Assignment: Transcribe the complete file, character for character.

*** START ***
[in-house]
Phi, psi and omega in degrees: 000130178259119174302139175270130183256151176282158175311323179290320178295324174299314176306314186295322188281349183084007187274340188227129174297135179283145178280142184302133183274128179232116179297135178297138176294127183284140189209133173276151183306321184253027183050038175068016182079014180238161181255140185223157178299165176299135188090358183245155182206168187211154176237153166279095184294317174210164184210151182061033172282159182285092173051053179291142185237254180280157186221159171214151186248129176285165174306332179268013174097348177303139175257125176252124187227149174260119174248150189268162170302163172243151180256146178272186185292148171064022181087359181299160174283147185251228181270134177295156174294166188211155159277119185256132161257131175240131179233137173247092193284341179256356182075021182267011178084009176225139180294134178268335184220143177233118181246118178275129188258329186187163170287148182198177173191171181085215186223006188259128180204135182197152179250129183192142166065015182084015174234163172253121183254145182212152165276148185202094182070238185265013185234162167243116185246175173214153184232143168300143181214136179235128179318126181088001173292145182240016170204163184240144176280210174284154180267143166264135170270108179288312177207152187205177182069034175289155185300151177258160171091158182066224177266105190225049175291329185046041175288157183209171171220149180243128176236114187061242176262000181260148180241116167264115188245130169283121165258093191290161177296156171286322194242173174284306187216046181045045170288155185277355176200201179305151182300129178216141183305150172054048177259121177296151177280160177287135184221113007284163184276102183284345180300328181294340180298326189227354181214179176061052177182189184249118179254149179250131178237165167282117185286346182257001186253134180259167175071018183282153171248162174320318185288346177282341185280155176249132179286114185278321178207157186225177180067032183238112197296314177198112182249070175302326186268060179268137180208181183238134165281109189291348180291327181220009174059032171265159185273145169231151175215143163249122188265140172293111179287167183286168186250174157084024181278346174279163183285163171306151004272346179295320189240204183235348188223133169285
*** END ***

[in-house]
Phi, psi and omega in degrees: 000130178259119174302139175270130183256151176282158175311323179290320178295324174299314176306314186295322188281349183084007187274340188227129174297135179283145178280142184302133183274128179232116179297135178297138176294127183284140189209133173276151183306321184253027183050038175068016182079014180238161181255140185223157178299165176299135188090358183245155182206168187211154176237153166279095184294317174210164184210151182061033172282159182285092173051053179291142185237254180280157186221159171214151186248129176285165174306332179268013174097348177303139175257125176252124187227149174260119174248150189268162170302163172243151180256146178272186185292148171064022181087359181299160174283147185251228181270134177295156174294166188211155159277119185256132161257131175240131179233137173247092193284341179256356182075021182267011178084009176225139180294134178268335184220143177233118181246118178275129188258329186187163170287148182198177173191171181085215186223006188259128180204135182197152179250129183192142166065015182084015174234163172253121183254145182212152165276148185202094182070238185265013185234162167243116185246175173214153184232143168300143181214136179235128179318126181088001173292145182240016170204163184240144176280210174284154180267143166264135170270108179288312177207152187205177182069034175289155185300151177258160171091158182066224177266105190225049175291329185046041175288157183209171171220149180243128176236114187061242176262000181260148180241116167264115188245130169283121165258093191290161177296156171286322194242173174284306187216046181045045170288155185277355176200201179305151182300129178216141183305150172054048177259121177296151177280160177287135184221113007284163184276102183284345180300328181294340180298326189227354181214179176061052177182189184249118179254149179250131178237165167282117185286346182257001186253134180259167175071018183282153171248162174320318185288346177282341185280155176249132179286114185278321178207157186225177180067032183238112197296314177198112182249070175302326186268060179268137180208181183238134165281109189291348180291327181220009174059032171265159185273145169231151175215143163249122188265140172293111179287167183286168186250174157084024181278346174279163183285163171306151004272346179295320189240204183235348188223133169285